Any downside to using a 1gig CF card?

Discussion in 'Digital Photography' started by Robert Desel, Jul 31, 2003.

  1. Robert Desel

    Robert Desel Guest

    I have a D100 and am using a 1gig CF card.

    I find that I rarely even come close to using its capacity.

    I am wondering if I am giving anything up like speed and should switch to
    standard CF memory card.

    THoughts?
     
    Robert Desel, Jul 31, 2003
    #1
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  2. Robert Desel

    Mike Guest

    The only downside I have heard is that it is a rotating disk and therefore
    uses more power and is probably more prone to failure than a solid state
    device.

    Mike
     
    Mike, Jul 31, 2003
    #2
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  3. Robert Desel

    Mikey Guest

    Your thinking of the disk type, but I suspect he was referring to an actual
    1 gig CF solid state card, they finally are down to affordable prices.
    The only drawback I can see would be if it failed, you potentially would
    lose a lot of pictures on one big card compared to say 4 X 256 meg cards, if
    one of those failed you would lose 1/4 of them.
    CF cards are pretty darn reliable though, I wouldn't worry about it.
     
    Mikey, Jul 31, 2003
    #3
  4. Robert Desel

    Robert Desel Guest

    No I was referring to the micro-drive type.
    I dont ever keep that many pics on it...I xfer them to my PC regularly.
     
    Robert Desel, Jul 31, 2003
    #4
  5. Robert Desel

    Bill Hilton Guest

    From: "Mike"
    You're thinking of the "microdrive" like the one by IBM.
     
    Bill Hilton, Jul 31, 2003
    #5
  6. I have a D100 and am using a 1gig CF card.


    I considered a microdrive when I got my camera but went with solid
    state memory. I've worked with hard drives enough to know that they're
    born to die from the moment they're first turned on. It just seemed
    too risky to me.
     
    Randall Ainsworth, Jul 31, 2003
    #6
  7. Hello,
    I also use a 1Gb CF card, the advantage being the capacity but also the fact
    that you insert once for good in the camera and never handle it again,
    preventing any potential failures due to insertion/removal of smaller CF
    cards.

    Bertrand
     
    Bertrand Collet, Jul 31, 2003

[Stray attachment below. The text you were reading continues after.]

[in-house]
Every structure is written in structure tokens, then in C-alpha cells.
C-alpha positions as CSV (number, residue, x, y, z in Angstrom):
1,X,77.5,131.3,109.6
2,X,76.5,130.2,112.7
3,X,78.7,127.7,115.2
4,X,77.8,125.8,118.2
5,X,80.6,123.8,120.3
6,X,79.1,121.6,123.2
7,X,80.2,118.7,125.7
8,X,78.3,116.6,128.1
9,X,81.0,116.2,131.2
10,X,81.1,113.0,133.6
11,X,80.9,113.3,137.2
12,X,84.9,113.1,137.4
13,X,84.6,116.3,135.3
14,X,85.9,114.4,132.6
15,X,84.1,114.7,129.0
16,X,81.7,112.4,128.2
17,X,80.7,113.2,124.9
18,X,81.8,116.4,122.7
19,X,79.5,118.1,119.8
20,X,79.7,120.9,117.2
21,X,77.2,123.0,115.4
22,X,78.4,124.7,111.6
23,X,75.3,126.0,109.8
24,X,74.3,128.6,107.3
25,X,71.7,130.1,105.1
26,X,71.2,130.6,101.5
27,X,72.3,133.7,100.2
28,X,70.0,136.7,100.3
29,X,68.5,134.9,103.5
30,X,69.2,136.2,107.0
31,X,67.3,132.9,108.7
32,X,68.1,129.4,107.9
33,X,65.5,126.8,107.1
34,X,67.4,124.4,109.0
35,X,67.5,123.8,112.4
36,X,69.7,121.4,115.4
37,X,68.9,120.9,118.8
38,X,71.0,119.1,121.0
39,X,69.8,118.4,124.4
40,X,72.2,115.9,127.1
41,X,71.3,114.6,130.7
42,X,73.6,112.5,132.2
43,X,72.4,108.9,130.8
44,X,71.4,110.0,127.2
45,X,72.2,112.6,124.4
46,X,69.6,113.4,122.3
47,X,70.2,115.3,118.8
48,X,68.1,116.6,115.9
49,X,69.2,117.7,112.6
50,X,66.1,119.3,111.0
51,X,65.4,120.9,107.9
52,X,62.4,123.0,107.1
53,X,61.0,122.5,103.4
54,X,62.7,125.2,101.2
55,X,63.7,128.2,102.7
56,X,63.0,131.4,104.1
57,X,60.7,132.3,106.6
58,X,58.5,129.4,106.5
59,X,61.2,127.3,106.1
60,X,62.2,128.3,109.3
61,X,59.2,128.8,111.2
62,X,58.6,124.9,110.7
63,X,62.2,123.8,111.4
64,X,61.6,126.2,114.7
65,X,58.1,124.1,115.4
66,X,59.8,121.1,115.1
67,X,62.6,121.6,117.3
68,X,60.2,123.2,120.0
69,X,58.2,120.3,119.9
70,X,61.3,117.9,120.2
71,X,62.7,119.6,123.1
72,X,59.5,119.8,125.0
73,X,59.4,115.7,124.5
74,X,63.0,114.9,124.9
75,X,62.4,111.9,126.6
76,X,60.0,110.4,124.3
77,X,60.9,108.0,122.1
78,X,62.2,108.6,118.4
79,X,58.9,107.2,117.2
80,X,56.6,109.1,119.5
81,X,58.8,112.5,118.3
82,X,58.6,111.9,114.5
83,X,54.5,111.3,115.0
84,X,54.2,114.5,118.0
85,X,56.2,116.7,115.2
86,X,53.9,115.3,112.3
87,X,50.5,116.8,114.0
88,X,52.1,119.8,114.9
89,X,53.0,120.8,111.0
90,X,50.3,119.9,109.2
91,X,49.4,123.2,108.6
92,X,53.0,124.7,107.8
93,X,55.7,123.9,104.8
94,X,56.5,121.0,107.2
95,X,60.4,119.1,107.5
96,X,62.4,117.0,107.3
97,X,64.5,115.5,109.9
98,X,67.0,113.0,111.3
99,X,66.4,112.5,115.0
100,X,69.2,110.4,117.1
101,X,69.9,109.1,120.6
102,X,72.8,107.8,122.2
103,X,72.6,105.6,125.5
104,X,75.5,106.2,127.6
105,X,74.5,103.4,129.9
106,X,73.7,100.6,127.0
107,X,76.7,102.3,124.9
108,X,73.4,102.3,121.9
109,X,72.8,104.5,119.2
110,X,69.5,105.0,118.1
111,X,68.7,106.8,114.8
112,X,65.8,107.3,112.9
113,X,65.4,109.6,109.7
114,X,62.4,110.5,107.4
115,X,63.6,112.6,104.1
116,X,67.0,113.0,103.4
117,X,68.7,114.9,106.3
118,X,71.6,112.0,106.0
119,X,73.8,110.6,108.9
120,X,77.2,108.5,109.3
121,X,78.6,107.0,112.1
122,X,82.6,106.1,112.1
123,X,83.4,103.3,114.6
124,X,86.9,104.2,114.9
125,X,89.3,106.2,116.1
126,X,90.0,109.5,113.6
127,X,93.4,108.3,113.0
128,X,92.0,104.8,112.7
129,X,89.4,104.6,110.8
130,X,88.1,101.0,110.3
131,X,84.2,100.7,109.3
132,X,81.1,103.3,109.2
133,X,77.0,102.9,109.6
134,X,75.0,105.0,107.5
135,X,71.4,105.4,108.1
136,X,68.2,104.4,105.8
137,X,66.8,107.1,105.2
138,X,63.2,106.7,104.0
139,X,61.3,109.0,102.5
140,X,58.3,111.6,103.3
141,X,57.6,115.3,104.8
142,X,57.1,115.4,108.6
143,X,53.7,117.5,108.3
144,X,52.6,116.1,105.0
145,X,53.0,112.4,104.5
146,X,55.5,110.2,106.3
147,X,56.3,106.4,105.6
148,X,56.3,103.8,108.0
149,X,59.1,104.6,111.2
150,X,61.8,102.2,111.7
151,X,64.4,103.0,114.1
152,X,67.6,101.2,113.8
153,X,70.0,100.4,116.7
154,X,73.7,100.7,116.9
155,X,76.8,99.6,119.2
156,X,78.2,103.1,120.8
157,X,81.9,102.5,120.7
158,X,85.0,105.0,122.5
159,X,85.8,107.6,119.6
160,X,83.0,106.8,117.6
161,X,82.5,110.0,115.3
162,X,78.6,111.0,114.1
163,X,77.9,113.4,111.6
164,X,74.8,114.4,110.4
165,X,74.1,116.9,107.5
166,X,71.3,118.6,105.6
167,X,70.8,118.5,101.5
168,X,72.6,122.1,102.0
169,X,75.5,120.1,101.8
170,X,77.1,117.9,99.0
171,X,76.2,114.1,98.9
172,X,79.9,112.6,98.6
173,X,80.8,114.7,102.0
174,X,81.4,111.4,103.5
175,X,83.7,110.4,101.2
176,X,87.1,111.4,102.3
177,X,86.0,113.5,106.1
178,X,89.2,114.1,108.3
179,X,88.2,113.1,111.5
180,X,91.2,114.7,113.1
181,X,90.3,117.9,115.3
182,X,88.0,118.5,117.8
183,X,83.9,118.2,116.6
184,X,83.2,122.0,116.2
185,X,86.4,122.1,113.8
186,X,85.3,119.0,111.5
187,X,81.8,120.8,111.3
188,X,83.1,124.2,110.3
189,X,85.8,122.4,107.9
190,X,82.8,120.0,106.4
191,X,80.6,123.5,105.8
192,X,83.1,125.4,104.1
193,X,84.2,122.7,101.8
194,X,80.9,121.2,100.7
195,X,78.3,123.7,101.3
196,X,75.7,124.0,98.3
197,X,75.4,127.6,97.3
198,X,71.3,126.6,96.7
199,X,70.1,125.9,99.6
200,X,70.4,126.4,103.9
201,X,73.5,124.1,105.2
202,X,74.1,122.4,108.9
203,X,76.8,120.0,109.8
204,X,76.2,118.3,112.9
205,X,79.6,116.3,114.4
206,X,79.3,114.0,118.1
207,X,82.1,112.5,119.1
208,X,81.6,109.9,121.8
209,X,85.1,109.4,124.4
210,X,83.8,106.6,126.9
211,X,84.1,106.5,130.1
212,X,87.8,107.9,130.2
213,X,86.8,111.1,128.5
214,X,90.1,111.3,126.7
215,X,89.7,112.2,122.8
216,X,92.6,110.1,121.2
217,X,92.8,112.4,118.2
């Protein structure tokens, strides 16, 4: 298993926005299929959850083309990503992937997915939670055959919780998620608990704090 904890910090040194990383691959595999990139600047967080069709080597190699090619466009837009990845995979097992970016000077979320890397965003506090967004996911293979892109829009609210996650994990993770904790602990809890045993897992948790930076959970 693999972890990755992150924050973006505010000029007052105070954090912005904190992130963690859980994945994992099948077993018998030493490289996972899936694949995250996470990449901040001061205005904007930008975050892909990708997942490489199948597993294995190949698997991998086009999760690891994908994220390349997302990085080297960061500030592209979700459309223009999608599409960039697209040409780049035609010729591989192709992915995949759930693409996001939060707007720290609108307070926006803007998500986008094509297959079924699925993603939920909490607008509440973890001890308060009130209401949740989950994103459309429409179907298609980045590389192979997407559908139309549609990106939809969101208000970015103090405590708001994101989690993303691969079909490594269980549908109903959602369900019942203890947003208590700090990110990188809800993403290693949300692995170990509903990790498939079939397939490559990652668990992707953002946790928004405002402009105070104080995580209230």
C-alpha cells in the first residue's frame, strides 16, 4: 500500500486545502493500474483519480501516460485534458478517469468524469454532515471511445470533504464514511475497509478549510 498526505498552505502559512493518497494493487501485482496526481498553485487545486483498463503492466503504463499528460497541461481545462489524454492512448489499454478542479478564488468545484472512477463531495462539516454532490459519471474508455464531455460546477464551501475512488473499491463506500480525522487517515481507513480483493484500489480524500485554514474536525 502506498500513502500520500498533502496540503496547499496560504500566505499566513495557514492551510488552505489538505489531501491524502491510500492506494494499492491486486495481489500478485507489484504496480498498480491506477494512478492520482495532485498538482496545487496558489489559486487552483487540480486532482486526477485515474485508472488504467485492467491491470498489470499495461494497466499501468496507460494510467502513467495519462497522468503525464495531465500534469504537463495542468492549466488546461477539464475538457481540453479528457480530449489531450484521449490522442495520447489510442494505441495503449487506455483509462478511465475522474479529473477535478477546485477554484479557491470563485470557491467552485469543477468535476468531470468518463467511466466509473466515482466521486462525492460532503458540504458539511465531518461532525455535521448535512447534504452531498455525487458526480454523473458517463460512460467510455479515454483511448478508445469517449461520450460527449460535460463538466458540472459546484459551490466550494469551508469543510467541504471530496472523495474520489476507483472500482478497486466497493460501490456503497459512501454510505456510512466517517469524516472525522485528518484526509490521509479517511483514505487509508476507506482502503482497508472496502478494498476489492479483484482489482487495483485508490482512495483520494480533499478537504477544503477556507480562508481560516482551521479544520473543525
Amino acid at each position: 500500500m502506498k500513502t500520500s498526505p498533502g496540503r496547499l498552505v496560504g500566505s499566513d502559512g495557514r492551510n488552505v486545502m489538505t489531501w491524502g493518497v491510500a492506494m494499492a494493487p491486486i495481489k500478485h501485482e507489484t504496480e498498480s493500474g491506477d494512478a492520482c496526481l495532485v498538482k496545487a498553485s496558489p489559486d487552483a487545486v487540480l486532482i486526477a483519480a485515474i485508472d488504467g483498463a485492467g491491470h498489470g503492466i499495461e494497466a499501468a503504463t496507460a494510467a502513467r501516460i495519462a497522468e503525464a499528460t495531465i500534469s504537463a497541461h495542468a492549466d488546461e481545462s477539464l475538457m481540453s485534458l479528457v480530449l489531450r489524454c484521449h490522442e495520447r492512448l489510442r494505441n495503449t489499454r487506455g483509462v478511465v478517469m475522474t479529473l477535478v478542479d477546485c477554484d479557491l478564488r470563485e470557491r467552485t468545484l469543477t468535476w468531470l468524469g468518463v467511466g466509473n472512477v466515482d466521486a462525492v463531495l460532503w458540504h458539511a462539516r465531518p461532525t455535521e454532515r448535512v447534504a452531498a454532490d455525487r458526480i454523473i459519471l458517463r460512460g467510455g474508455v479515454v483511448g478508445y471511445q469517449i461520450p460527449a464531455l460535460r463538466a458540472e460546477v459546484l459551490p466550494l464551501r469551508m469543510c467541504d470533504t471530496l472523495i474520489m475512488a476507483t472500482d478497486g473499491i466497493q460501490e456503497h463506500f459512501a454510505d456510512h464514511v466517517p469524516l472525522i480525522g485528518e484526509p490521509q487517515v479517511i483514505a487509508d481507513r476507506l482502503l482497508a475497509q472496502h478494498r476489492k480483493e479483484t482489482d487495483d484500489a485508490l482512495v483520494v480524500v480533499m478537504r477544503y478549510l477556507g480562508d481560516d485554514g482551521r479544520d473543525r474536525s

#7
  8. Robert Desel

    Ron Guest

    ONe should expect that a 1G card would be one of the faster types (but
    not necessarily), but smaller ones can also be fast. Unless you are
    worried about losing too much in a flash crash, stick with the 1G card,
    you never know when you may want to snap a lot of shots in a hurry.
     
    Ron, Jul 31, 2003
    #8
  9. The clarification was good, because as written, you were clearly referring
    to the card, not the microdrive.

    Power consumption is higher, though DSLR users report little difference
    in battery life using it. Not sure if the spin up time matters, but I
    wonder how often it spins up and down with a DSLR as opposed to a digicam
    where it likely stays on continuously.

    Read/write performance is solid. Reliability is less. But since you
    already have it, no compelling reason yet to move on.
     
    Jason O'Rourke, Jul 31, 2003
    #9
  10. Robert Desel

    Scott Ranger Guest

    I have both a 1 gig microdrive and a 1 gig compact flash. I don't notice any
    significant difference in either battery use or write speed with my Canon
    10D. I used both in Africa in June (and along with a borrowed 1 gig CF card
    filled them all up!) and never once had a concern for any of them. The
    microdrive is more fragile, but I try to take care of all my stuff. All
    other things, being equal, what I buy now are CF cards. I've had the
    microdrive for several years.

    Scott Ranger
     
    Scott Ranger, Jul 31, 2003
    #10
  11. Robert Desel

    Chris Hoopes Guest

    An Image Tank is a portable hard drive with different card ports to transfer
    the images directly from the memory card to the hard drive. Once
    transferred, you can hook the hard drive up to your computer and it acts
    like another hard drive for your computer. There are many different variants
    of the same type of device (some even with LCD screens to view the images).
    Most are battery operated and come with AC and car adaptors. You can usually
    get them with 20-80GB hard drives.
     
    Chris Hoopes, Aug 12, 2003
    #11
  12. Robert Desel

    Chris Hoopes Guest

    Depending on the event, I shoot RAW or JPG-Fine. For portrait work, I
    usually shoot in RAW mode since I know I will be reviewing and have more
    possibility of post-processing. When shooting an event like a football game
    or marching band, I use JPG-Fine since most of the images will be for their
    website or the newspaper. It all depends on the amount of post-processing
    and the number of images I need to take at the time.
     
    Chris Hoopes, Aug 12, 2003
    #12
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